It’s cheap (from CAN $15 a day to free), easy to learn and doesn’t require endless awkward lugging of paraphernalia. Grandpa can do it and so can your five-year-old. Norwegians exported it to North Americans; both Euros and Canadians embraced it. And now the sport’s popularity is on the rise in both Canada and the US, according to the Cross Country Ski Areas Association, which calls XC “natural Viagra.”
Soon an image of future frolics forms in my mind. Forget long lines, tedious lessons and expensive lift tickets! We’ll click in and glide. I picture me, my hubby and the kids taking in pristine, winter-wonderland Canada on touring skis. We’re deep in the backcountry. Of course we’re all wearing colourful, hand-knit wool sweaters and pompom-ed toques, laughing and zipping along with rosy cheeks like fresh-faced Norwegians….
Five hours, 14 km and 457 vertical m later, guide Gord Stermann of White Mountain Adventures leads our sweaty, scraggly group out of the woods and into a pretty alpine valley of snow-dusted fir. We’ve been rained on, had near-misses with trees, fallen into under-snow air pockets, suffered blisters and steep icy inclines (“Time to walk”). We’ve learned about varying grades of ski wax in fickle temperatures (“It’s hard to get off your BlackBerry,” Stermann notes). I’m thinking the honeymoon may be over.
But then, the mist clears and majestic Mount Ball, straddling the Continental Divide and British Columbia border, appears behind Shadow Lake. An old 1930s Canadian Pacific Railroad log cabin puffs smoke from its chimney. A hearty dinner is cooking inside the cabin next door. My cozy shack even has a rack to hang my wet clothes and a goose-down comforter that feels like a cloud.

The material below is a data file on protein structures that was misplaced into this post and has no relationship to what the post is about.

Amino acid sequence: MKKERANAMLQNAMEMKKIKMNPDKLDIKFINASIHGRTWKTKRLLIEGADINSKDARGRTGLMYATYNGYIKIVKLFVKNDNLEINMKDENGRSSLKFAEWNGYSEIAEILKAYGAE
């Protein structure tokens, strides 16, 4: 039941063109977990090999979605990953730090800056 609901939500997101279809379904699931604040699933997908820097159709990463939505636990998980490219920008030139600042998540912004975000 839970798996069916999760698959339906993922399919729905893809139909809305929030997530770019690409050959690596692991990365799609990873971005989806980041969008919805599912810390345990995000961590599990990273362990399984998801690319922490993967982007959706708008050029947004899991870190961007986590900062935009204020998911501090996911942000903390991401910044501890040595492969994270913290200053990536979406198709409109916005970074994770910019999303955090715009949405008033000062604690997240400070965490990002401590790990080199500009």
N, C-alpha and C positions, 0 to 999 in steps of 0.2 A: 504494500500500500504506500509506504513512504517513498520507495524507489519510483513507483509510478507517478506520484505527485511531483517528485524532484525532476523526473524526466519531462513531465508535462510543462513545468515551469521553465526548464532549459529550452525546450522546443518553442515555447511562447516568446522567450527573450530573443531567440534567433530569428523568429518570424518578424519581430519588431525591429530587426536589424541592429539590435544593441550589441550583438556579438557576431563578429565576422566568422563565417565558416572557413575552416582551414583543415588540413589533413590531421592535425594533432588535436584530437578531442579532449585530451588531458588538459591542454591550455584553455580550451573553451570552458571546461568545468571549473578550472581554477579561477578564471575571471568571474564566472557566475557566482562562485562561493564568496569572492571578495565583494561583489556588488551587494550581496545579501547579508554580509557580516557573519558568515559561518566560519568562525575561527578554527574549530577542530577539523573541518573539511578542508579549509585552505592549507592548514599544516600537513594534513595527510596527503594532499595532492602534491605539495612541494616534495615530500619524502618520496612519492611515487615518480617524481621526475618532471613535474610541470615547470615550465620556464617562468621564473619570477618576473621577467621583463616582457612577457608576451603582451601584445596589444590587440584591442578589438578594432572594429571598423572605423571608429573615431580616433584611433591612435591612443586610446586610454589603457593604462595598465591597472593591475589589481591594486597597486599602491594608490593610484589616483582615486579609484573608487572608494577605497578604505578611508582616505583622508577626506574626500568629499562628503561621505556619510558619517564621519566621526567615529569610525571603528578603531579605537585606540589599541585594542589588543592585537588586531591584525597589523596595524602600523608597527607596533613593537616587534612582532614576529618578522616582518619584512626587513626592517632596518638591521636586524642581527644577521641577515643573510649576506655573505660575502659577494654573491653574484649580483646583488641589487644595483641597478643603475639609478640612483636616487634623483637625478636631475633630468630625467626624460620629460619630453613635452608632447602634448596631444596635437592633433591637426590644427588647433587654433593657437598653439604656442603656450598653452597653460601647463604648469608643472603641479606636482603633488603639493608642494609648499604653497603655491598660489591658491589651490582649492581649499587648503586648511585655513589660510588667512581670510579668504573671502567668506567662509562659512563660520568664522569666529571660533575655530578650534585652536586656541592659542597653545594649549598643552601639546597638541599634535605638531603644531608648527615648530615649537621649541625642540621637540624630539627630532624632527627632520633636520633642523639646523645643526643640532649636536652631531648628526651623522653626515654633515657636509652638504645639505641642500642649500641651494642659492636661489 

“It’s different when you have to work to get here, isn’t it?” says Stermann, grinning in the glow of the fire. We’ve got Hudson’s Bay blankets, glasses of wine and Canadian Geographics from 10 years ago. “You have this sense of privilege, a sense of being away from the rest of the world and what everyone else is doing. All of a sudden, you’re in a special place.”
* That’s according to the Canadian Ski Council in Mississauga, ON, www.skicanada.org. There are an estimated two million Nordic skiers in the US, according to the Winchester, NH (US)-based Cross Country Ski Areas Association, www.xcski.org.
www.whitemountainadventures.com www.shadowlakelodge.com www.banffnationalpark.com www.banfflakelouise.com www.pc.gc.ca/pn-np/ab/banff/index_e.asp www.travelalberta.com